Hannah settles into the macabre routine at the camp, following the nonsensical rules - the "devil's arithmetic" - that Rivka has described and Gitl has named. So consumed by simply surviving each day, she begins to lose her memories of her life in New Rochelle. Rivka tells Hannah that the blokova has a finger cut off every time she loses control over her prisoners. In a mysterious statement of foreshadowing, she also says that "there are always grown-up plans" being made.
The commandant arrives unexpectedly at the camp, and the prisoners begin making clicking noises, warning the children to hide in the midden. Reuven, who has been at the "hospital" having a scraped knee tended to, misses the call and is caught by the commandant, who ominously picks him up and says he should be with his mother. Hannah speaks out that his mother is dead, and the commandant says ironically that he will make sure the little boy joins her. He takes Reuven, who is never seen again. That night, the sky is "red and black with the fire and smoke" made by the burned bodies of an entire new trainload of newcomers.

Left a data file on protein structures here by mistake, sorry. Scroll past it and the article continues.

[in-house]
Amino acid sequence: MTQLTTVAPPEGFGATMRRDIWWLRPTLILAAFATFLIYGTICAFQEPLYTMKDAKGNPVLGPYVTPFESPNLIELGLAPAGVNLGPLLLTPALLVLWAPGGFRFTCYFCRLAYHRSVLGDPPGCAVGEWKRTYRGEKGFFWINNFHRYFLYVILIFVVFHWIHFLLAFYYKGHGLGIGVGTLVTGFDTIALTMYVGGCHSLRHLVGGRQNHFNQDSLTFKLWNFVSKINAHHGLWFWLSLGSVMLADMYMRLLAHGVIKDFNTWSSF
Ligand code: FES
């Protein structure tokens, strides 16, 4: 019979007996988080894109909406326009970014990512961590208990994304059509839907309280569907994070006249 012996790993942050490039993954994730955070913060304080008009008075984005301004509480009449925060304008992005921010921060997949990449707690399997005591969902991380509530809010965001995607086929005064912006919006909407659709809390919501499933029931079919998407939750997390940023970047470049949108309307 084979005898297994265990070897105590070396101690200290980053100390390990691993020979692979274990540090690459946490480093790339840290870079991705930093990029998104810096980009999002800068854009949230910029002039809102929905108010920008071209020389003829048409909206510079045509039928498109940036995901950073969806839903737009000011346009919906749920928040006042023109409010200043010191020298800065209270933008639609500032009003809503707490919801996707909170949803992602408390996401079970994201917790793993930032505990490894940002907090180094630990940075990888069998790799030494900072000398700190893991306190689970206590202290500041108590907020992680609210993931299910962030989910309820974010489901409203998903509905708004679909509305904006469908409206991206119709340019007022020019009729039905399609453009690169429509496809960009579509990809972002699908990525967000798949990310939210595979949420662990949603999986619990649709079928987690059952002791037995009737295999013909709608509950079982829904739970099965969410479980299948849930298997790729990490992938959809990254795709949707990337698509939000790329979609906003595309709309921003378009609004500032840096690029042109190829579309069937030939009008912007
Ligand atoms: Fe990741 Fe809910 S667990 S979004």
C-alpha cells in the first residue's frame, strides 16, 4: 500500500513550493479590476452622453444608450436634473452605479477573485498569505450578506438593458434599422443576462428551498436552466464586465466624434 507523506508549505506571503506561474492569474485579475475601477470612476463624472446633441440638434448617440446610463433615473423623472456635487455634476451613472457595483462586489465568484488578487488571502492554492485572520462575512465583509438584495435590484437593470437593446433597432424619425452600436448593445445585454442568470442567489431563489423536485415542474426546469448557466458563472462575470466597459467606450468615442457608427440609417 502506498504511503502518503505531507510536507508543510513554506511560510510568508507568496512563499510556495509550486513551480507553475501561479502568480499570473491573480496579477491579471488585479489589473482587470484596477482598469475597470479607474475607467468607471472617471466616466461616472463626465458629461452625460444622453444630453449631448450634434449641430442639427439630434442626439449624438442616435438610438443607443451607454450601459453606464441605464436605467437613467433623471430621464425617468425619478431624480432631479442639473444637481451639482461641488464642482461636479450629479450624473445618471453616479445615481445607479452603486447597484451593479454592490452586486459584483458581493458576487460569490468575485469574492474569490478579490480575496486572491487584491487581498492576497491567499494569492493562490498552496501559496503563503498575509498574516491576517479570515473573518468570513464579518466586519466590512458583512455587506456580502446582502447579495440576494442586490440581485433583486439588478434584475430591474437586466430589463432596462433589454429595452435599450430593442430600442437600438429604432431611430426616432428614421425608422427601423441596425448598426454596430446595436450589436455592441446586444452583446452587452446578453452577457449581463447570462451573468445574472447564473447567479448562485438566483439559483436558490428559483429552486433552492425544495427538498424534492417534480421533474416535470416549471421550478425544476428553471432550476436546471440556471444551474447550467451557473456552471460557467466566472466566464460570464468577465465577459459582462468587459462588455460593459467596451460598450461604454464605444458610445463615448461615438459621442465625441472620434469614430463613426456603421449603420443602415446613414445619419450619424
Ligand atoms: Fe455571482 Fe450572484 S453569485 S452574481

Hannah is furious with herself for not having been able to save Reuven, but Rivka argues that there is nothing she could have done. Hannah says the Jews have become monsters for allowing this situation but Rivka counters that they are victims, and that while God is letting it happen, he always has a reason. Hannah argues that the Jews should "go down fighting," but Rivka, repeating the words of her mother, says that to endure is much harder, and more heroic, than to "go out shooting." That night, Fayge, who has not spoken since entering the camp, begins to tell a story whose message is that the enemy can never enter one's soul, because "(one's) soul is a part of God" (Chapter 16).